I think we all can pretty much agree with what he says here:
"Sometimes it does seem that “wicked” tactical and operational problems in a place like Afghanistan requires not necessarily more experts and “scary smart” army officers to tackle them, but clear, astute, and resolute thinking about strategy and national interests."My bottom line is that in the larger sense we are actually spending very little - both in treasure and in blood - to police the Paimirs. But the very notion that a faction of my nation's political elite and punditry believe that this is a good idea and we should do more of it and for a longer time...this, to me, is a powerful indication of the rot and corruption settling in at the heart of our nation.
You can argue that this is no different than the sort of manifest destiny rhetoric spounted to justify the Mexican War, the native American Endlösung, the Spanish American War and any number of shitty little wars in Central America and the Caribbean. And you'd be right; we Americans have never been the type to sing kumbaya and love peace and quiet.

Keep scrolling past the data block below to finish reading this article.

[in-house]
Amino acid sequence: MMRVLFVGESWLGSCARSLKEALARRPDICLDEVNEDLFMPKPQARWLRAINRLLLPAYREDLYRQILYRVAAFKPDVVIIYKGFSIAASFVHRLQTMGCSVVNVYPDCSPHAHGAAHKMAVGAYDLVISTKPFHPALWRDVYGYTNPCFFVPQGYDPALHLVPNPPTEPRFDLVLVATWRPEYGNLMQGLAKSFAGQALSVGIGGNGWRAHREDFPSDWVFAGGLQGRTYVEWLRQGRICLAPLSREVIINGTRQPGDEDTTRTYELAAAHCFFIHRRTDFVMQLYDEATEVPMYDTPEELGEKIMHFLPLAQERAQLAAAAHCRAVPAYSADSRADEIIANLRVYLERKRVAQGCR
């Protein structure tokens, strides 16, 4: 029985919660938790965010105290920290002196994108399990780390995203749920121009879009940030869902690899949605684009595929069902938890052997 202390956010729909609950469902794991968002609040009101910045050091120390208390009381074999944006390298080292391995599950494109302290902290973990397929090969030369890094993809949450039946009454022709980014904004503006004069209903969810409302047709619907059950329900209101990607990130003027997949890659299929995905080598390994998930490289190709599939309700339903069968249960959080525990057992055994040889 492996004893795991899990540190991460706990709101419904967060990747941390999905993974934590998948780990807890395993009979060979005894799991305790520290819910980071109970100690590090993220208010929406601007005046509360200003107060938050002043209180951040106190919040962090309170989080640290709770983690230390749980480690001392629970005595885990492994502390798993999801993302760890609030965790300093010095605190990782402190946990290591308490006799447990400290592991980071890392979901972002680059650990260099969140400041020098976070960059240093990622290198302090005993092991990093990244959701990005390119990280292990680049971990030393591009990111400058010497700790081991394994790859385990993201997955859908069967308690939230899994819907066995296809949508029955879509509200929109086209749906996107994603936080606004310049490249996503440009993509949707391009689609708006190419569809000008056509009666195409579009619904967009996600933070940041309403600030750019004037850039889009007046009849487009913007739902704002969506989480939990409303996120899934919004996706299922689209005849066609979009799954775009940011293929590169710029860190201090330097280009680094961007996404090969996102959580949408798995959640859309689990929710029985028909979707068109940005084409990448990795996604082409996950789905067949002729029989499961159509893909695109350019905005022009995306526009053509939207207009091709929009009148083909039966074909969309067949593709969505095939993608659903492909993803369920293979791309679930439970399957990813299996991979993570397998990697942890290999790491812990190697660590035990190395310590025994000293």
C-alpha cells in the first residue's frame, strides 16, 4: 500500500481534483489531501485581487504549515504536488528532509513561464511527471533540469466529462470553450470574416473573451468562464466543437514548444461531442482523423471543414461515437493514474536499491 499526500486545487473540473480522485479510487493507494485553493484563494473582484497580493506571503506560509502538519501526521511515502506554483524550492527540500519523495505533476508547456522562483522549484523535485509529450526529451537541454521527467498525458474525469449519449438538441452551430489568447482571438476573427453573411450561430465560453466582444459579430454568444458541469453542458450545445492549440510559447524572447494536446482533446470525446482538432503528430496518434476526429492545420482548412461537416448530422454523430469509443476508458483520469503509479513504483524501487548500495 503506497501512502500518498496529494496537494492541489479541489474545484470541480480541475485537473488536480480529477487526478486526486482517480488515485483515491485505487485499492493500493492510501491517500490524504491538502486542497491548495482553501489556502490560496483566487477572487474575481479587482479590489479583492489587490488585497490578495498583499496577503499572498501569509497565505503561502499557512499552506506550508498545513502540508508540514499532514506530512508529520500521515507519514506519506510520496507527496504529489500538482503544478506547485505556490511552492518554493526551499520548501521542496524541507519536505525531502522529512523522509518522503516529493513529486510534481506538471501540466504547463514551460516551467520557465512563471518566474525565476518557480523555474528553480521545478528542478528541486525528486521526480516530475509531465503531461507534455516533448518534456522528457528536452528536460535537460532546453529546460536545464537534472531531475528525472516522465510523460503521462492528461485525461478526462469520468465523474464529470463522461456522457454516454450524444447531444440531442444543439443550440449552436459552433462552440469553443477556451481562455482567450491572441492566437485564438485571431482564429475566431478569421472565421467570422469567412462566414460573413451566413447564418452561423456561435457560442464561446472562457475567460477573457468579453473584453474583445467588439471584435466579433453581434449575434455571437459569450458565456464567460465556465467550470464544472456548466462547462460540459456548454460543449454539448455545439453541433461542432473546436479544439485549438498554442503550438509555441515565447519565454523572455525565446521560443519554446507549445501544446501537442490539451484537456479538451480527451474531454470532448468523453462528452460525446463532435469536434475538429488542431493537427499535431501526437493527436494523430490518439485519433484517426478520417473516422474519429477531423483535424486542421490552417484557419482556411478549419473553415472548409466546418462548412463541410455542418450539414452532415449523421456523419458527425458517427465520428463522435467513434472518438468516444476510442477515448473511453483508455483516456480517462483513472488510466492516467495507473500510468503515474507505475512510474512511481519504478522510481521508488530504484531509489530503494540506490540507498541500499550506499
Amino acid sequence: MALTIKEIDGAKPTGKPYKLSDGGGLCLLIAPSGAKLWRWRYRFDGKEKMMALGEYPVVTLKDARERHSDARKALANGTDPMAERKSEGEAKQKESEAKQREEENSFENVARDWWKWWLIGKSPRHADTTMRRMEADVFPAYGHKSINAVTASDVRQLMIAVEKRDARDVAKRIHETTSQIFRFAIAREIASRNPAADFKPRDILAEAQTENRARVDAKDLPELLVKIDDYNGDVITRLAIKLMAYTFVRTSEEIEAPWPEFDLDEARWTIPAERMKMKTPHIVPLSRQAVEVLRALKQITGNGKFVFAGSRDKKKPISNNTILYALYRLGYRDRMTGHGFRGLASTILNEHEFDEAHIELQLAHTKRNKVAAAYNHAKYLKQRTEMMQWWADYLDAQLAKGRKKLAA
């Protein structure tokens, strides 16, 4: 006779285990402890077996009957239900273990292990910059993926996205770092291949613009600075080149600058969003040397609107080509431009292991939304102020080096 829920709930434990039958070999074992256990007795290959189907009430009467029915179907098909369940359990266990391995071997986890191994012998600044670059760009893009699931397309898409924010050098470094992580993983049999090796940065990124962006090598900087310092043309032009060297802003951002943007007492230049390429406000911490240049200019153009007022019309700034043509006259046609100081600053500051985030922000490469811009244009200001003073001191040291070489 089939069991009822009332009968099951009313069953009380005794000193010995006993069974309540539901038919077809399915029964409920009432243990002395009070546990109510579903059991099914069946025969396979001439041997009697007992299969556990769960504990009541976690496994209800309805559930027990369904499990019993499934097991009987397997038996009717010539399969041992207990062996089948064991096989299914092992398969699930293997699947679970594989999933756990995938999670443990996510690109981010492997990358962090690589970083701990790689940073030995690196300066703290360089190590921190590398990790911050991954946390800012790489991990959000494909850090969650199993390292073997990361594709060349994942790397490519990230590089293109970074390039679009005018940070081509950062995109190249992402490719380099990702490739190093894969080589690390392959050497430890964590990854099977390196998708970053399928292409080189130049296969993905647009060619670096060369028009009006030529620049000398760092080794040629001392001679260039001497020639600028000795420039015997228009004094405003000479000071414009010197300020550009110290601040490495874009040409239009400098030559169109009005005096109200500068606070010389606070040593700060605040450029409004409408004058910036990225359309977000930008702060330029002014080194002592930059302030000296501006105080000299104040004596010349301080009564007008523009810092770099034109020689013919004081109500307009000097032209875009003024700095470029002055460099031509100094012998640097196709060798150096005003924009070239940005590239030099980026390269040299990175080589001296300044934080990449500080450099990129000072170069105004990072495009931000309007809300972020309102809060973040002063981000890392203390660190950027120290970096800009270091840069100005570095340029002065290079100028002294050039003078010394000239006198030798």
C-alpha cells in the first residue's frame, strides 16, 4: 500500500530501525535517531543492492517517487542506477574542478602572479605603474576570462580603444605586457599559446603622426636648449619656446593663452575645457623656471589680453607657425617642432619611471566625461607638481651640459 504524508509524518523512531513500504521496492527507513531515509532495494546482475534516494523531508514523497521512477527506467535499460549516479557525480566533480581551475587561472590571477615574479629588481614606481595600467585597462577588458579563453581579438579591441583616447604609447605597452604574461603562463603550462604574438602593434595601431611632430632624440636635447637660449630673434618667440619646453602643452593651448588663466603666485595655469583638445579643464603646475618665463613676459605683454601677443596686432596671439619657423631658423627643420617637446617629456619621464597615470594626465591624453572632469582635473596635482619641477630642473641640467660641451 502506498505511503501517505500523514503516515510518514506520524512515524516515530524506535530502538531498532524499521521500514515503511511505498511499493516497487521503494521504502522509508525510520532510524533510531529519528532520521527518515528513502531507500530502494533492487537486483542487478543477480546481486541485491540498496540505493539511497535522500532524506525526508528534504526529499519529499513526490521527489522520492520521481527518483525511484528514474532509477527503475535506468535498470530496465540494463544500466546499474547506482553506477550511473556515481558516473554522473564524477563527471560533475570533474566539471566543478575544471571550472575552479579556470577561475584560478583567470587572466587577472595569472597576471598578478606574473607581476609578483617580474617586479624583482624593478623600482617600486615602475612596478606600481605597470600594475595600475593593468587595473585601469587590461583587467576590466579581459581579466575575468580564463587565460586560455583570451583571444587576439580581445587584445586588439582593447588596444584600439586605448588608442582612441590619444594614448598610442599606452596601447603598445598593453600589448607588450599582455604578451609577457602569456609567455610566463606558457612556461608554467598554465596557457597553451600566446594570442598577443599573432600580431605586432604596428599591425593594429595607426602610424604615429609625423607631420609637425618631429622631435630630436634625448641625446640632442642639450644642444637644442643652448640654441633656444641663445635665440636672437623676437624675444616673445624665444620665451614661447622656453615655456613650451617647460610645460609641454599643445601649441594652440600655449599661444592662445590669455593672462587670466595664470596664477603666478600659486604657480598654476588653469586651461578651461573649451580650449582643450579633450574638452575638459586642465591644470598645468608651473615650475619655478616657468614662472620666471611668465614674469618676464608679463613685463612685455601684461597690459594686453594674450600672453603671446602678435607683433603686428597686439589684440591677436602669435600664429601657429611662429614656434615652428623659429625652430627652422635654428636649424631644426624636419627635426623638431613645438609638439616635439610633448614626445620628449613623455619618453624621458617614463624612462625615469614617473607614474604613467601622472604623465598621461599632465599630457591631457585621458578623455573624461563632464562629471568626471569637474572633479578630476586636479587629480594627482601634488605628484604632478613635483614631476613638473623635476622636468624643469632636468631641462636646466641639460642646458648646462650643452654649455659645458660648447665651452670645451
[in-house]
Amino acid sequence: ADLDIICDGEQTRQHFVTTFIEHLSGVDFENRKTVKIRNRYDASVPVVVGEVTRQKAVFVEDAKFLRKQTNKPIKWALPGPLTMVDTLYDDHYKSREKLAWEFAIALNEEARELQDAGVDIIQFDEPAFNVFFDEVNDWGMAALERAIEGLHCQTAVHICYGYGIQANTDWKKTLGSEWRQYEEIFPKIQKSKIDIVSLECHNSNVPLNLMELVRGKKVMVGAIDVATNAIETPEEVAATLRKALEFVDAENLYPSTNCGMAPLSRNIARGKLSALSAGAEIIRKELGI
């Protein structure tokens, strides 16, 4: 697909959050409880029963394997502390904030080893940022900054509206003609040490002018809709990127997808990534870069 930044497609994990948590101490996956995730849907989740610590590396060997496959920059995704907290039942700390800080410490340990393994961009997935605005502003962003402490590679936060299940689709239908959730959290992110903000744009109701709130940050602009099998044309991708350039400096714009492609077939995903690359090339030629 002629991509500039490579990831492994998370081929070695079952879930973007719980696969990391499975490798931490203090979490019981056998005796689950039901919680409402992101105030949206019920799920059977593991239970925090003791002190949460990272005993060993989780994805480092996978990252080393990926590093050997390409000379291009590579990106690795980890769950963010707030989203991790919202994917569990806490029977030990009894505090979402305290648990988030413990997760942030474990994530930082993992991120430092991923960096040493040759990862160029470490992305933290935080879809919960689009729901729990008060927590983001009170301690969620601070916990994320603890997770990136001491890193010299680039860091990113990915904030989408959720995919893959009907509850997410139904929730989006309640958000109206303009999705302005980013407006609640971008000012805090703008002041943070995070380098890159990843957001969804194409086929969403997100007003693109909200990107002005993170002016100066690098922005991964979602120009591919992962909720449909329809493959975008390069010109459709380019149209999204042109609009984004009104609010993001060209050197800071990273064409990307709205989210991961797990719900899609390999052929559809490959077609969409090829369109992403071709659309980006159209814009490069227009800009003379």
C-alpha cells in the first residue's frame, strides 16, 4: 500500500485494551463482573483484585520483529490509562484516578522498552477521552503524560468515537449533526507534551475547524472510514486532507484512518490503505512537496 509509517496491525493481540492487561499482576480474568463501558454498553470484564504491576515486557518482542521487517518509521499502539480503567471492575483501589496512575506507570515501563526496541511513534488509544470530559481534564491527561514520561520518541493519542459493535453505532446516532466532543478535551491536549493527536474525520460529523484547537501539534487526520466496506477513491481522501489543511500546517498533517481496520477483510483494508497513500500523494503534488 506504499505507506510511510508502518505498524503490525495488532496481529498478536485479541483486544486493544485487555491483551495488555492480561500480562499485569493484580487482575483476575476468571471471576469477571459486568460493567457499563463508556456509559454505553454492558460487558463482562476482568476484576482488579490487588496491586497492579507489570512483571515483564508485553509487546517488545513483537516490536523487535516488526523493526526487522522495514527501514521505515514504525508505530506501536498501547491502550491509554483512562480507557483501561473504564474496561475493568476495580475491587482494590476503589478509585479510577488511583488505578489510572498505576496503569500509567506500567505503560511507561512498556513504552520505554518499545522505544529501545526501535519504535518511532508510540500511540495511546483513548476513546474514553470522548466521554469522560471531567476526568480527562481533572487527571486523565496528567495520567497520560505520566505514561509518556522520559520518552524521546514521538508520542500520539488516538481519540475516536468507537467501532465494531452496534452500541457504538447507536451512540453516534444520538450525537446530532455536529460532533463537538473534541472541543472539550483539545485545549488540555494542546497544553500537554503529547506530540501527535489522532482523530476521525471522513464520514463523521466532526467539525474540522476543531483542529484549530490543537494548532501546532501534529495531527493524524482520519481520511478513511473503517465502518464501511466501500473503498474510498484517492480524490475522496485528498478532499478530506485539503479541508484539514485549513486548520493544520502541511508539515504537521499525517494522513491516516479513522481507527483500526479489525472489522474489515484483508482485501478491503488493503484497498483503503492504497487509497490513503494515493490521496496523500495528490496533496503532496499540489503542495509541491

But for nearly 200 years we DID believe that the lands beyond the seas were Other People's Business, and that the business of the United States was here, no further than our own Near Abroad. Now we seem to have a significant public for the idea that we need to fiddle-fuck around in places like central Asia. This sort of imperial meddling is always tempting to Great Powers and it seldom ends up benefitting the Powers in the long run.
I'm glad to see COL Gentile slap him some Kagans upside the head. This needs to happen more often. Because, as he reminds us:
"Afghanistan is a country wracked with internal problems; tribal conflict, backwardness, corruption, tension that produces endemic violence, bitter regional disputes, dysfunctional national boundaries, etc. So why do we think we can solve their problems in a matter of a few decades through foreign occupation? Could any outside force have come into the United States in the 1850s and resolved its internal conflicts at the barrel of a gun? Actually, the British tried to resolve internal conflict in North America about 80 years earlier during the American Revolution and lost, or gave up trying because strategy demanded for them that it became not worth the cost of trying to do it."You get some, colonel. Because we need to remember that just because a fool of a Kagan says something doesn't mean we need to be fools and hearken to it.